Villa Rufolo in Ravello
Just over 15 kilometres from our boutique hotel is Villa Rufolo, the jewel in the crown of the extraordinary architectural and historical heritage of the Amalfi Coast. The prestigious complex, located in the historic centre of Ravello, has enchanted poets, writers, artists and musicians. The famous German composer Richard Wagner found inspiration here for his last and perhaps greatest opera, Parsifal.
The villa, whose initial layout dates back to the 13th century, is composed of a vast complex of structures dating back to different periods and styles. It is named after the wealthy Rufolo family, who were its first owners and for over two centuries were the symbol of Ravello’s economic and political power. After the Rufolo family fell into ruin, the villa passed in succession to other important families. It belonged to the Confalone, Muscettola and D’Afflitto di Scala families and, after a period of disastrous neglect, was purchased in the 19th century by the Scottish botanical expert Francis Neville Reid, who had it completely restored, giving it the enchanting appearance we can admire today. The villa is currently managed by the Ravello Foundation.
The tour of the complex starts from the entrance tower, which directly overlooks Piazza Duomo. The structure, restored in 2012, is surmounted by a dome decorated with interlaced arches. Once inside, continue along the tree-lined avenue to reach the beautiful Moorish Courtyard or Cloister, which features a double order of columns with Arab-Sicilian decorations. Leaving the cloister, a flight of steps leads to the mighty Major Tower, one of the oldest parts of the complex. From the top of the tower, thirty metres high, one can admire a wonderful view that sweeps from the mountain to the sea.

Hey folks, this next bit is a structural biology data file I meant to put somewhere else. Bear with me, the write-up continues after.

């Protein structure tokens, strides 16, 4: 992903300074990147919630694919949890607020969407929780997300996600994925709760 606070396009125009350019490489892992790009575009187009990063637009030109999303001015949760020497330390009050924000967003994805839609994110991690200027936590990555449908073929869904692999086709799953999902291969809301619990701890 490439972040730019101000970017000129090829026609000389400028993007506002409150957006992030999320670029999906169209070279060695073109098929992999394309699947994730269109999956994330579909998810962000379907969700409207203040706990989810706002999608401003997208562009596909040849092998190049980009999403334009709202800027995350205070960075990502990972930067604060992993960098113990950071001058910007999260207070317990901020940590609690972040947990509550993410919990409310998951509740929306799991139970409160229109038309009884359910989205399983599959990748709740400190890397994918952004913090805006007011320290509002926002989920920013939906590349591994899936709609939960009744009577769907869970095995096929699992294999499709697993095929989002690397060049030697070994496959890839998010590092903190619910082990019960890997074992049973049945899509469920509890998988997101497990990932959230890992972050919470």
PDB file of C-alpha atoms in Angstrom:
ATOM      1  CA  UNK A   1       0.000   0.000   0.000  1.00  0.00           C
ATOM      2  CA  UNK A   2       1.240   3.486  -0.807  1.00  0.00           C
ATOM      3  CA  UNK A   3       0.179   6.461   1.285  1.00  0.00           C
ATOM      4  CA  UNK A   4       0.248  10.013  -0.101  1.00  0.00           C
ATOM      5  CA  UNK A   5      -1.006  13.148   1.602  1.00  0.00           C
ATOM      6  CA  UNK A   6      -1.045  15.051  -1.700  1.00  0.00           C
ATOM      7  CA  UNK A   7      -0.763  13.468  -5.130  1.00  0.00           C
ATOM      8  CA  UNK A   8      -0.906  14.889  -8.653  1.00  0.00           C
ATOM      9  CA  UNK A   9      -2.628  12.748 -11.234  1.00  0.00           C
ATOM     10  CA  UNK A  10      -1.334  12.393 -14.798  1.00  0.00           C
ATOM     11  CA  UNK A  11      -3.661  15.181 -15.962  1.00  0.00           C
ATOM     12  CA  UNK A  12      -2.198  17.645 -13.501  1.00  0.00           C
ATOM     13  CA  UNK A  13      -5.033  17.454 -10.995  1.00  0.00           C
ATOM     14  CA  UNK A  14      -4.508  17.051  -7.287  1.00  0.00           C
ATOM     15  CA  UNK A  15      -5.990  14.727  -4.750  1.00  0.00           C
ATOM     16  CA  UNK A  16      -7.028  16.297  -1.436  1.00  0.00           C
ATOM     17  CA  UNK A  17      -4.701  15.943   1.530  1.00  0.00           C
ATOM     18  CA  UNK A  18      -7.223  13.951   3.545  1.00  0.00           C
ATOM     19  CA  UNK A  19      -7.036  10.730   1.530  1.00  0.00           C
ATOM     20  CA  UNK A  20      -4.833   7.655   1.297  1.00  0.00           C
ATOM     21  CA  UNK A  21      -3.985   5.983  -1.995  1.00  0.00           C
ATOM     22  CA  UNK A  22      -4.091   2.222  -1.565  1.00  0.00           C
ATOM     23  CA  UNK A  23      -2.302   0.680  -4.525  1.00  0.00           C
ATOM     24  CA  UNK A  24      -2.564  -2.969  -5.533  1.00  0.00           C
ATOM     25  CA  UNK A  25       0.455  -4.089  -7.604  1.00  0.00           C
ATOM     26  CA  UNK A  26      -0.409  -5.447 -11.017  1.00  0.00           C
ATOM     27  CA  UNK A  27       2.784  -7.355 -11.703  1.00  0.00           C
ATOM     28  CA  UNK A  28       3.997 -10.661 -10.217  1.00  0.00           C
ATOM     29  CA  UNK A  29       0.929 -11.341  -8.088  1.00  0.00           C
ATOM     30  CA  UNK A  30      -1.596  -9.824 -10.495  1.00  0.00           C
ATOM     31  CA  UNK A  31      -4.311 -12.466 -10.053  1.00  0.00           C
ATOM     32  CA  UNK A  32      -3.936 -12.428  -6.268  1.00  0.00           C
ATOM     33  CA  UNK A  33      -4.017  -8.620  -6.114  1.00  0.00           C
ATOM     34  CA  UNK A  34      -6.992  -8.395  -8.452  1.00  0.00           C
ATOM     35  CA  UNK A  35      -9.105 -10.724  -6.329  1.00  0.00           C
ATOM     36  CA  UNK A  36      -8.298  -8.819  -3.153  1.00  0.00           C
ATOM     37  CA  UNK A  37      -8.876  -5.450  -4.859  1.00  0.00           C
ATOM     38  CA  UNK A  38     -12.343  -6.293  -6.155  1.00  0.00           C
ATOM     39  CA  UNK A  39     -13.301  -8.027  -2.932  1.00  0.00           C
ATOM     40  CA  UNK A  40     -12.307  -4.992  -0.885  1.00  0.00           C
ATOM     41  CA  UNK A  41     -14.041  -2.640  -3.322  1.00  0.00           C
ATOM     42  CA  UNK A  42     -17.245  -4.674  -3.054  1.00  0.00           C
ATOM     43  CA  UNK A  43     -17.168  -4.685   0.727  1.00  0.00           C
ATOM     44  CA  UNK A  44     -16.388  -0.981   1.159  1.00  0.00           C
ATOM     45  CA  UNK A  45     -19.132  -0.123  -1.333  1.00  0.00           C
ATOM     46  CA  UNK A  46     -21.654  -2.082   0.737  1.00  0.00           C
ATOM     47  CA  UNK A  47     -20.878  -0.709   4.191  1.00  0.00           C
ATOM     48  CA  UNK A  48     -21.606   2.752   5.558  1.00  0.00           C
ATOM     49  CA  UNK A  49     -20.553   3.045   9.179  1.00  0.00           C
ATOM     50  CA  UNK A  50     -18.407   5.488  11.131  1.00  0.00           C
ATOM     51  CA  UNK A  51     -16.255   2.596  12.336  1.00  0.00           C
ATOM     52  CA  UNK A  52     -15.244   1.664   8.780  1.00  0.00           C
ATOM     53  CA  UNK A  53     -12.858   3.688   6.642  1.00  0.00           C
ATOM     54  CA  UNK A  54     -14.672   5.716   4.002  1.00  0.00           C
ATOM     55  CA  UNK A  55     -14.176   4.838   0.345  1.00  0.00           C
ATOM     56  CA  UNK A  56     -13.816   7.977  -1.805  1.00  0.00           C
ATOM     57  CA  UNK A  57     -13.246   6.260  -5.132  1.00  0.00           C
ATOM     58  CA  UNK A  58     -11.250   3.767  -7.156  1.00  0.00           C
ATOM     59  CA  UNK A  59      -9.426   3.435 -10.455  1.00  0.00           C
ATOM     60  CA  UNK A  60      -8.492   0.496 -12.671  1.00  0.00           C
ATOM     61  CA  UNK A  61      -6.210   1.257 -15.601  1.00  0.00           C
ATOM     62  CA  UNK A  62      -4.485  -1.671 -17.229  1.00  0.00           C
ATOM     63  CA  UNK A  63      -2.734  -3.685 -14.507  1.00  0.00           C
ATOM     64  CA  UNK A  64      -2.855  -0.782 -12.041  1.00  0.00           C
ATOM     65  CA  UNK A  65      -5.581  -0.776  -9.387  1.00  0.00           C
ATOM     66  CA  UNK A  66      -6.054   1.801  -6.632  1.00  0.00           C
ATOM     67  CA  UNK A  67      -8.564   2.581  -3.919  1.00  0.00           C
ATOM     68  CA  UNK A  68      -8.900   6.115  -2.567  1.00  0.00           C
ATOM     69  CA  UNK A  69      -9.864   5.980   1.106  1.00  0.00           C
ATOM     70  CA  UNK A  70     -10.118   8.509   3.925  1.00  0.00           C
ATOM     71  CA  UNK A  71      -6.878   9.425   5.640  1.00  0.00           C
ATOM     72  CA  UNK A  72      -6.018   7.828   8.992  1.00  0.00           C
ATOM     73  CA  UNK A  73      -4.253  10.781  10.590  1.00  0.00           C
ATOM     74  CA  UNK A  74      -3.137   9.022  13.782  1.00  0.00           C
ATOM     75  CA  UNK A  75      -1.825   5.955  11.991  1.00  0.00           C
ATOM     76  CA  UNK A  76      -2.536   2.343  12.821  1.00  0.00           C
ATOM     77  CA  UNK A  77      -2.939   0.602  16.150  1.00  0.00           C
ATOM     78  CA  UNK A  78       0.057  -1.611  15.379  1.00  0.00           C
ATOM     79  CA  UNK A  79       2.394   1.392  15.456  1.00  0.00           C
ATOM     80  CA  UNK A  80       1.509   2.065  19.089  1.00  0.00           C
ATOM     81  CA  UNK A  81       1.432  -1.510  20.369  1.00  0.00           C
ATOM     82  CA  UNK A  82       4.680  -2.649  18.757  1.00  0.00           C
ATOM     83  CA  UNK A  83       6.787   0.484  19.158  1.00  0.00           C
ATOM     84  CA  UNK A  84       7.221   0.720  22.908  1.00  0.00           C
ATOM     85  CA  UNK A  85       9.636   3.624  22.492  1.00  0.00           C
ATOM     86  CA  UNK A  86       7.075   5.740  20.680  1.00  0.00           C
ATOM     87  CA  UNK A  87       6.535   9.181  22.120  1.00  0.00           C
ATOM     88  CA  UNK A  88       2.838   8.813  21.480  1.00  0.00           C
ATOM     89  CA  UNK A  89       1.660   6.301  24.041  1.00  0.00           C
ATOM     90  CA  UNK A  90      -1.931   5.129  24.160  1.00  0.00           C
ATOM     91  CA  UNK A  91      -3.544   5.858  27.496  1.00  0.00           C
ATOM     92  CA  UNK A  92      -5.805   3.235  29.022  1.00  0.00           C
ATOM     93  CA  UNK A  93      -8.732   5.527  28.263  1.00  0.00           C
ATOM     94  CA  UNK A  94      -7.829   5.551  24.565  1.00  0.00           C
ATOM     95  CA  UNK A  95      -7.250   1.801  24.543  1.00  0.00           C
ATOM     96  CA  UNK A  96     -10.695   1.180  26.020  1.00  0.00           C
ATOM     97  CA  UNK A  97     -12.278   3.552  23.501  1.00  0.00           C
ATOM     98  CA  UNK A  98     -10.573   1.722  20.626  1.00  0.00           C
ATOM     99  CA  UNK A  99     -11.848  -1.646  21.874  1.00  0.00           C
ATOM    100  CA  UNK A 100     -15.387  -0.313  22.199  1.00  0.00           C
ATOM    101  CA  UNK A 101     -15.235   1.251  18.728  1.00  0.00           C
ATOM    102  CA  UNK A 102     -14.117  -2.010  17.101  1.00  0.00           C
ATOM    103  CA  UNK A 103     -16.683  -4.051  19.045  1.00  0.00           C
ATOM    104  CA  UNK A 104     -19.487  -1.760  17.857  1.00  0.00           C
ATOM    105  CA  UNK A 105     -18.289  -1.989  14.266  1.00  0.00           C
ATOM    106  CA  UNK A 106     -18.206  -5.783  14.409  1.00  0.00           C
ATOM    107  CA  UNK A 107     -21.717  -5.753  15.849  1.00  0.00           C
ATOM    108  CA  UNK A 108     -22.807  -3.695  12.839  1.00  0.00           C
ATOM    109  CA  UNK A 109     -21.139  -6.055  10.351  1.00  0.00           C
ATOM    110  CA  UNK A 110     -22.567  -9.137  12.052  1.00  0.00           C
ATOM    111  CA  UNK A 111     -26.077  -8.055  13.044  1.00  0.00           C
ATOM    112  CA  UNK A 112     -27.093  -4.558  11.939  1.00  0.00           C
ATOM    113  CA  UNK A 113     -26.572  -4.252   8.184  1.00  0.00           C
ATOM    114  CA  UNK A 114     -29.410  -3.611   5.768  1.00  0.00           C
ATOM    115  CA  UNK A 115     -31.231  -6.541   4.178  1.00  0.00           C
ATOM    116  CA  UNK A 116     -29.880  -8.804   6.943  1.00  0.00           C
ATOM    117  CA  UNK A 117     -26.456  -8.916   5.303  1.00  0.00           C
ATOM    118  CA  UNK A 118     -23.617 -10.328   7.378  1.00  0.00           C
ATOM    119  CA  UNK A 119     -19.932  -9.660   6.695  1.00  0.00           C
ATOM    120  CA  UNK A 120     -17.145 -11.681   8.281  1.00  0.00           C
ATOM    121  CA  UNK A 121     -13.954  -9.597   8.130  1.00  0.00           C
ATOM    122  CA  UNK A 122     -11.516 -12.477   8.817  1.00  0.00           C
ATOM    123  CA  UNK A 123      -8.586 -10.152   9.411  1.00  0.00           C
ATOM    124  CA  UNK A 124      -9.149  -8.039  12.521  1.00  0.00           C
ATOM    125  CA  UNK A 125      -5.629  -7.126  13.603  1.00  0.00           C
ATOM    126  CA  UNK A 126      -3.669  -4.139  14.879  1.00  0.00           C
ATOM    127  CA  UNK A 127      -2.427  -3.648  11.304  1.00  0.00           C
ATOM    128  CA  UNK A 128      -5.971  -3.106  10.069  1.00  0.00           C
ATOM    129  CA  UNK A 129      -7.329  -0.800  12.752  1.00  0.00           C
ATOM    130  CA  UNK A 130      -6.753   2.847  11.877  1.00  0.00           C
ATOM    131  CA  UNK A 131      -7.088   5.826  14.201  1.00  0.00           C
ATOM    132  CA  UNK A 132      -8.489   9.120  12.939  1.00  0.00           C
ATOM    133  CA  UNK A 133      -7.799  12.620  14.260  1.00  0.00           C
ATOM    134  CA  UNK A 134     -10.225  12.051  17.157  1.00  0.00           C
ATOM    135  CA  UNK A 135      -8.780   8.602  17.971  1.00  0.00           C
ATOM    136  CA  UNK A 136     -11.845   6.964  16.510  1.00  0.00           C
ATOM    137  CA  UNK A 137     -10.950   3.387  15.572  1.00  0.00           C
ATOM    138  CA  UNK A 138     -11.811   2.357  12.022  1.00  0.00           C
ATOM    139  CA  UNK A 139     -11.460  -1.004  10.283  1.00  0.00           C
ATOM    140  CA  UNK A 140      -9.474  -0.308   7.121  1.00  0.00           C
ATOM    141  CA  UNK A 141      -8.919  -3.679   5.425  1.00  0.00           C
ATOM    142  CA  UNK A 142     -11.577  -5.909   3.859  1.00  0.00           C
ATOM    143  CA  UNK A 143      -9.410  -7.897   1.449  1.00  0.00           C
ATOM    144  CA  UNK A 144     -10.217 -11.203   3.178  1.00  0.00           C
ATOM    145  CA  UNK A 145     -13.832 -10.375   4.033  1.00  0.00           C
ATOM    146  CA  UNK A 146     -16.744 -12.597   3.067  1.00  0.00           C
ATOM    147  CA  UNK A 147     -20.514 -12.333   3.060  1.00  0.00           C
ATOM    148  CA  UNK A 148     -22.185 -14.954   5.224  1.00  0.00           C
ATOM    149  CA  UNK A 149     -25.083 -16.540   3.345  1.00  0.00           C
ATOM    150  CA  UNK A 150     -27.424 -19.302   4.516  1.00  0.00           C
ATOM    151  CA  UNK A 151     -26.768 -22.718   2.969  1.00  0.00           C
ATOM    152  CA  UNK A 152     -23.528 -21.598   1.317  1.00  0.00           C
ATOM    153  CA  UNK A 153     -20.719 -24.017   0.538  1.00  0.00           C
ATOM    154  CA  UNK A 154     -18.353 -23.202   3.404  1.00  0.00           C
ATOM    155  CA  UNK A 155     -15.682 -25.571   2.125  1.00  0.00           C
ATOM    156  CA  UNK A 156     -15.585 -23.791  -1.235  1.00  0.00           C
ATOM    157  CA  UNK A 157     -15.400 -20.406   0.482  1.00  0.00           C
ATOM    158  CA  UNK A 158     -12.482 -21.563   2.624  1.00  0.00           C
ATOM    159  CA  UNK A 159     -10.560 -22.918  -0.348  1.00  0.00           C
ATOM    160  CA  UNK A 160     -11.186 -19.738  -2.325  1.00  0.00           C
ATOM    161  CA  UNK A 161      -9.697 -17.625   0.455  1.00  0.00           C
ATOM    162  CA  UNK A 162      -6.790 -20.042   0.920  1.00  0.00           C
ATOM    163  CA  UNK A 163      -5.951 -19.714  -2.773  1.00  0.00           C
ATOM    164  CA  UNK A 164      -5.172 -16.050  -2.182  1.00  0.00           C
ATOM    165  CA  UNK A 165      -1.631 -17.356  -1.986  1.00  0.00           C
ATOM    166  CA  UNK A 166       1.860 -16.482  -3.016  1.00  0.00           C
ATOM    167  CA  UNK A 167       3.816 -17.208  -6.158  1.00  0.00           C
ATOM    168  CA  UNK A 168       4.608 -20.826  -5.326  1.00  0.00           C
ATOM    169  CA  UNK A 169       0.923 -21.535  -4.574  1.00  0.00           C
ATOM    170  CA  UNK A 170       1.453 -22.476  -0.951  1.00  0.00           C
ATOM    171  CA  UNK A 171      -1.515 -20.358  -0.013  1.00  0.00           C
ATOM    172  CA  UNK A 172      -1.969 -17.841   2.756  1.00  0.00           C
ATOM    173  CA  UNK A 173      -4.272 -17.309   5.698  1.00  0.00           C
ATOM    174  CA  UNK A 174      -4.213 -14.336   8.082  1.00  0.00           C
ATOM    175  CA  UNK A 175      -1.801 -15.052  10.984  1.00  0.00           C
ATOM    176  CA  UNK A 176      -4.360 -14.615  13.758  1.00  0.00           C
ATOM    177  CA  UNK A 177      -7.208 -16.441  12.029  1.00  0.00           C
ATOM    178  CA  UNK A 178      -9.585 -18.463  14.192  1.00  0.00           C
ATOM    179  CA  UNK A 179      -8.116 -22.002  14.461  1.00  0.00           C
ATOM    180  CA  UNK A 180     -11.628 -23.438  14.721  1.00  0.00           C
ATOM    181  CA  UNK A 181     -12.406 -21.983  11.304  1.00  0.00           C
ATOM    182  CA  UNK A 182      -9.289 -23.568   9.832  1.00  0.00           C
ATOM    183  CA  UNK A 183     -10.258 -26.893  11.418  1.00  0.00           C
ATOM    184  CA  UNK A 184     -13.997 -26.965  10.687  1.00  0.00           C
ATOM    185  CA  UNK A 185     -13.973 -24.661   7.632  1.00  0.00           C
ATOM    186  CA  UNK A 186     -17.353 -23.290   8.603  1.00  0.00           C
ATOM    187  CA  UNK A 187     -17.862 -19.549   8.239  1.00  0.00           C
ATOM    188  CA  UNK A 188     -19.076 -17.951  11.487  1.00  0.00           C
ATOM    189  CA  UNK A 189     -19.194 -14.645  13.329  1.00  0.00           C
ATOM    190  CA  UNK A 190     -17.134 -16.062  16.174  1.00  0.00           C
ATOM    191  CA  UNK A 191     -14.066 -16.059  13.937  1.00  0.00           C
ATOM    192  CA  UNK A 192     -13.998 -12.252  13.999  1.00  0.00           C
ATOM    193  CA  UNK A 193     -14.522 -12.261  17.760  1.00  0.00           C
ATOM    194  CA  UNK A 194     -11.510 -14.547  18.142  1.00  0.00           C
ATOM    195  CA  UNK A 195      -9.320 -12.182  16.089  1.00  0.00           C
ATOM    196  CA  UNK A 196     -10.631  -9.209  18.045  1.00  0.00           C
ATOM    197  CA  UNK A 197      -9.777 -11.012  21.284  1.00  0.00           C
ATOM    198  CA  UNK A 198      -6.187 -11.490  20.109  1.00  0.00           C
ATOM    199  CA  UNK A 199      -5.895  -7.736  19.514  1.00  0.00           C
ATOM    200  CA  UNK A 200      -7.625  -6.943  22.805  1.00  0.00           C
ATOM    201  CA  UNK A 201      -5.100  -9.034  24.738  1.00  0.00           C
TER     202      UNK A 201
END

But the centrepiece of the villa is the garden, also known as the Garden of the Soul. Its beauty is owed to Neville Reid, who designed it and started a real school. The garden, where plants and flowers are accompanied by breathtaking views, is spread over two levels. The lower garden is where every year, between the end of June and the beginning of September, the Ravello Festival is held, the oldest musical event in Italy after the Maggio Musicale Fiorentino. The upper level, on the other hand, houses the Belvedere, from which one can enjoy a splendid panorama of the entire Gulf.
Descending along the northern side of the garden, one can appreciate the remains of the Balnea, the area destined for the baths, which was brought to light during restoration work in 1997. At the foot of the staircase that connects the Belvedere with the lower level of the garden is the Turkish Bath, where the remains of the water channels are visible. At this point, heading towards the exit, it is worth stopping at the so-called Chapel located next to the entrance, which still has the Moorish decorations of the façade. Various exhibitions and events are held inside.